LONDON (Reuters) - British Prime Minister Boris Johnson said on Wednesday his government would bring forward new measures to support workers and protect private renters from being evicted from their homes because of coronavirus.
Johnson also said Britain was stepping up testing for coronavirus to 25,000 a day. The health ministry later said the government aimed to get to that point within four weeks.
“We will be bringing forward further measures to ensure that every worker receives support throughout this difficult period,” Johnson told parliament.
Asked about the possibility of introducing a temporary universal basic income, Johnson said: “Of course that is one of the ideas that will certainly be considered.”
Johnson’s spokesman said the government was working with trade unions and business groups to “urgently develop the most effective support for people’s incomes and jobs”.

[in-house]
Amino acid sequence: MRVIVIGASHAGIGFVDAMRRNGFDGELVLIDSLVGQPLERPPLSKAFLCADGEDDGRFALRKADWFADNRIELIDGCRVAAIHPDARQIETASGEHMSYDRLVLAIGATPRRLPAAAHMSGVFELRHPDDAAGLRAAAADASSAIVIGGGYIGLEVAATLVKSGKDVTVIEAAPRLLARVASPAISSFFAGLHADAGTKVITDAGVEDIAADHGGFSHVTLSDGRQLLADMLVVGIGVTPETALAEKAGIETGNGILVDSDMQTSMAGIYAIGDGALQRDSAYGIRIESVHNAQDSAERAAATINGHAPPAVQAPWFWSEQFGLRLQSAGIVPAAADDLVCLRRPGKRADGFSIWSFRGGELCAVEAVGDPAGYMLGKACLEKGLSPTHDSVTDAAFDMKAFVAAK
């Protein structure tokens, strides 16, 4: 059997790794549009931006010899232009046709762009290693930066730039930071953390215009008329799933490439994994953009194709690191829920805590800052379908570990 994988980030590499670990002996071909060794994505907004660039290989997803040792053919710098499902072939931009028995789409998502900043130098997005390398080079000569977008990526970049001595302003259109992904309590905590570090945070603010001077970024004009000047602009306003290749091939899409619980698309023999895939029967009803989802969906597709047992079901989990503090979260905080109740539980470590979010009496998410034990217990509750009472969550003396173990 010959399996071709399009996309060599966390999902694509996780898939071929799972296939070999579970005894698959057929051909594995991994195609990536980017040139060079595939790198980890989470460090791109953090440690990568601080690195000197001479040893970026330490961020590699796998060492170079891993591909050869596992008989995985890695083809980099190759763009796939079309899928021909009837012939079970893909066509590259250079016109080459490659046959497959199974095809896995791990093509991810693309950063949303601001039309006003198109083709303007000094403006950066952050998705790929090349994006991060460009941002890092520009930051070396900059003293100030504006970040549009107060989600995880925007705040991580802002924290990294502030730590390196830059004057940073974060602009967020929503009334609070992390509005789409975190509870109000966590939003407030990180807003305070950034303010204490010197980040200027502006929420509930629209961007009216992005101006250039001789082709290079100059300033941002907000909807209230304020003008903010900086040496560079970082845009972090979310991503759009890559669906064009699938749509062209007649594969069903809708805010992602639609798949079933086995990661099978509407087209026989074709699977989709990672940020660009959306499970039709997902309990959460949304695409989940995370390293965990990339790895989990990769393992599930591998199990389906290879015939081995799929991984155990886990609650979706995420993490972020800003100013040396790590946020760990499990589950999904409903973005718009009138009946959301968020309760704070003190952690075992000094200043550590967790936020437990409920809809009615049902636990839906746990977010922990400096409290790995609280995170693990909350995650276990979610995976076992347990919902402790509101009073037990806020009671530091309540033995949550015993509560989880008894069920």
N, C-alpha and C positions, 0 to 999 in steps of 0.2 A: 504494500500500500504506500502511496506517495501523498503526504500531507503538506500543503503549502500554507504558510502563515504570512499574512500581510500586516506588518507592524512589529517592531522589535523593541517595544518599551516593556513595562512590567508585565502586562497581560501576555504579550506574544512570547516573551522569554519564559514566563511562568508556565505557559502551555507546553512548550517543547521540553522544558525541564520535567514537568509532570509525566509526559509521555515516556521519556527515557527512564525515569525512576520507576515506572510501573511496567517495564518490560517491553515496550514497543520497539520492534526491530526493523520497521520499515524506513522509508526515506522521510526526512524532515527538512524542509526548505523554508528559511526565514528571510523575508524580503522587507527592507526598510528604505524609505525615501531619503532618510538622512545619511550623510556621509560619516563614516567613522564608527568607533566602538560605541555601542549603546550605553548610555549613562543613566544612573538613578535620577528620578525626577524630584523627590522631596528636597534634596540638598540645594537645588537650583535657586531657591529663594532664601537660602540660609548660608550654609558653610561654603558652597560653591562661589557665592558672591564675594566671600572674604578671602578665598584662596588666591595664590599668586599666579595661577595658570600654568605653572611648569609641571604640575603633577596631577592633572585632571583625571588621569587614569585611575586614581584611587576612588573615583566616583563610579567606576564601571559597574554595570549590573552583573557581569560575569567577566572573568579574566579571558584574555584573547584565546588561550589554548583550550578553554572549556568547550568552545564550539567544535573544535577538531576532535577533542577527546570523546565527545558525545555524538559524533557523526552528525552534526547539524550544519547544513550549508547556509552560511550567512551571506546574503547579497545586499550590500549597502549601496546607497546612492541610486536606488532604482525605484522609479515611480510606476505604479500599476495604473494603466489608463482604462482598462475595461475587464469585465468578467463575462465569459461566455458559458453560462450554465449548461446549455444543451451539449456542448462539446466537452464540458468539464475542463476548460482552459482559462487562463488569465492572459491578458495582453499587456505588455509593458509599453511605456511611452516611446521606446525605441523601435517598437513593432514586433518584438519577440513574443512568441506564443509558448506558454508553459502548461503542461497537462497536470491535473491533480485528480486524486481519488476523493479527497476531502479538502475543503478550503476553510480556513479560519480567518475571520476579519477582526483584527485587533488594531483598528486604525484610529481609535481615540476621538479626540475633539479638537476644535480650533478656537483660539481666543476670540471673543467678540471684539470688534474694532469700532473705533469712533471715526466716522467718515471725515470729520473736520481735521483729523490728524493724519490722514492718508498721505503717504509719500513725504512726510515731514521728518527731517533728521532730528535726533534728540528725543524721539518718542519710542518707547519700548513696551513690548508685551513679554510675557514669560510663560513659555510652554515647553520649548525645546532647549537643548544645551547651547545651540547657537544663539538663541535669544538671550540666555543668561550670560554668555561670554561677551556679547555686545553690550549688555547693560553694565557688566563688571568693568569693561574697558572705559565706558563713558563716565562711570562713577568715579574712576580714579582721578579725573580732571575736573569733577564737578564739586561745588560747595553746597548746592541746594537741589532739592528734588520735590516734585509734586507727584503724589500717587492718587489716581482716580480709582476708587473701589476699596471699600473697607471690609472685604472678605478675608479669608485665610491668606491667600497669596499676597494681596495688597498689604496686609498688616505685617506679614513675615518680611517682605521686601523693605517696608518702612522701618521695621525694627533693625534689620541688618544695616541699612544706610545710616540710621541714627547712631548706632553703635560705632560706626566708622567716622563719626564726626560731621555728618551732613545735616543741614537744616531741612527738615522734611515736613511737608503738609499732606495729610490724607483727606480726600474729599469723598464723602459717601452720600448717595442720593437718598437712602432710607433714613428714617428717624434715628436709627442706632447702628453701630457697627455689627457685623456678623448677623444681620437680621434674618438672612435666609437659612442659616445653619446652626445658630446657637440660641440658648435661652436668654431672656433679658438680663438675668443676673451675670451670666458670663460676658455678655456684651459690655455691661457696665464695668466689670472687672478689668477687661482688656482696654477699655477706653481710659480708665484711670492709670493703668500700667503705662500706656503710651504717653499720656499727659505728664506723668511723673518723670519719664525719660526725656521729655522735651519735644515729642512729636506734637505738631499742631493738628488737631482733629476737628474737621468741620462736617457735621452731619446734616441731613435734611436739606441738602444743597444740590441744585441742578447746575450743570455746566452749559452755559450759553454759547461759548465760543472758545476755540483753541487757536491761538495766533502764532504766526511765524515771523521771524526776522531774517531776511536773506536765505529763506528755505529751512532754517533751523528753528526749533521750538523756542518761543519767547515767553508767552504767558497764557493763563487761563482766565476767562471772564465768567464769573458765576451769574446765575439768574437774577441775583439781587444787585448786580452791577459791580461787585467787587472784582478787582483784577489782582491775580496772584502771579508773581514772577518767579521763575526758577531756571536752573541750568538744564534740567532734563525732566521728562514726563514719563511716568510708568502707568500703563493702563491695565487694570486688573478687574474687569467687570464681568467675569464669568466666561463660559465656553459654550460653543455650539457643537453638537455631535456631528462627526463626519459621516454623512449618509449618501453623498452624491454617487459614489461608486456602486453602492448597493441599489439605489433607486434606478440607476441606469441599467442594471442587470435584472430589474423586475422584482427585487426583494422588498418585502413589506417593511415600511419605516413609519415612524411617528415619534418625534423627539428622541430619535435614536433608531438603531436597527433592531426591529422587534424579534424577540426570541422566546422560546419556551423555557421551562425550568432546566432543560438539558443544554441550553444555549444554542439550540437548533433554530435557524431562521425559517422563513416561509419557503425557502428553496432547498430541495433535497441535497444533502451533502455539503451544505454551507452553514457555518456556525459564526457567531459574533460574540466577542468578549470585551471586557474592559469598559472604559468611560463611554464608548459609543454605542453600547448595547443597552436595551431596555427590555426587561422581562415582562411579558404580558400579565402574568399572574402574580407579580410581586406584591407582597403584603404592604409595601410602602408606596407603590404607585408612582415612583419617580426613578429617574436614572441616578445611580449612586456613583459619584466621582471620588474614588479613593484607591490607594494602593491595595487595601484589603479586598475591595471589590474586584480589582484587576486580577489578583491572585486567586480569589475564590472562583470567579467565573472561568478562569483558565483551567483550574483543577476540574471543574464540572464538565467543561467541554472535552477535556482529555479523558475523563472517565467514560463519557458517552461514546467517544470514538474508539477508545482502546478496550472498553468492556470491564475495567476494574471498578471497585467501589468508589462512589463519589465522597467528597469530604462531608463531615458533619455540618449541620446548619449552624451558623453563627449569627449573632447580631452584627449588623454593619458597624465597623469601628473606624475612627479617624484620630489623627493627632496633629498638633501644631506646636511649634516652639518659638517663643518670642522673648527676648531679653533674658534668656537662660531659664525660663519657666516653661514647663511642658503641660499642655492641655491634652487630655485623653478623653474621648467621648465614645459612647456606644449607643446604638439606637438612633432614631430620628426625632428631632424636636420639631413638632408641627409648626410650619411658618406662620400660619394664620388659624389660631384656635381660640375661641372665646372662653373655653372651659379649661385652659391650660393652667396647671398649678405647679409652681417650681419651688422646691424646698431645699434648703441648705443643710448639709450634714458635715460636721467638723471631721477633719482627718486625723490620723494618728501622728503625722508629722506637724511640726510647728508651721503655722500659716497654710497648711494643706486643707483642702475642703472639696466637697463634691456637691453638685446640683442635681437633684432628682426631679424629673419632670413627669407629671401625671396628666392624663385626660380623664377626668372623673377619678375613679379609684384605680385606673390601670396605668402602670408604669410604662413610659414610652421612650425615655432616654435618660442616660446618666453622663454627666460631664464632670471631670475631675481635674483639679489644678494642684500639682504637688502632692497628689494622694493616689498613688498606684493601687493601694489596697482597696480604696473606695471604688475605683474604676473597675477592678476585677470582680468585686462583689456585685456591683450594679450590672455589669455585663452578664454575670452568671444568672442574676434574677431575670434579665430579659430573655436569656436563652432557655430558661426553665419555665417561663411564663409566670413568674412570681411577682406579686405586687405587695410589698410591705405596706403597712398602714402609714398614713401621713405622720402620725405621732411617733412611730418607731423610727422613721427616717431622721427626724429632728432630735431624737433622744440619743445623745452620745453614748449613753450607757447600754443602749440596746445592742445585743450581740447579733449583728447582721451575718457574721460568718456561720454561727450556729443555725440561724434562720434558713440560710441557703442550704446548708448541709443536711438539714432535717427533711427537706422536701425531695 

He said the priority was to come up with a solution that could be deployed quickly and reach the right people, including through the current welfare system.
Setting out details of additional testing, the health ministry said the testing would take place within hospitals, with highest priority cases taking precedence.
As of Wednesday morning, Britain had tested more than 56,000 people, 2,626 of whom tested positive for coronavirus.
The government also hopes the industry can develop a “point-of-care” swab test for use outside of hospitals, so people with suspected symptoms can quickly find out if they have coronavirus.
“Radically ramping up testing for coronavirus is a key part of our plan to protect lives,” health minister Matt Hancock said in a statement.
Reporting by Kylie MacLellan and Elizabeth Piper; editing by Guy Faulconbridge and Stephen Addison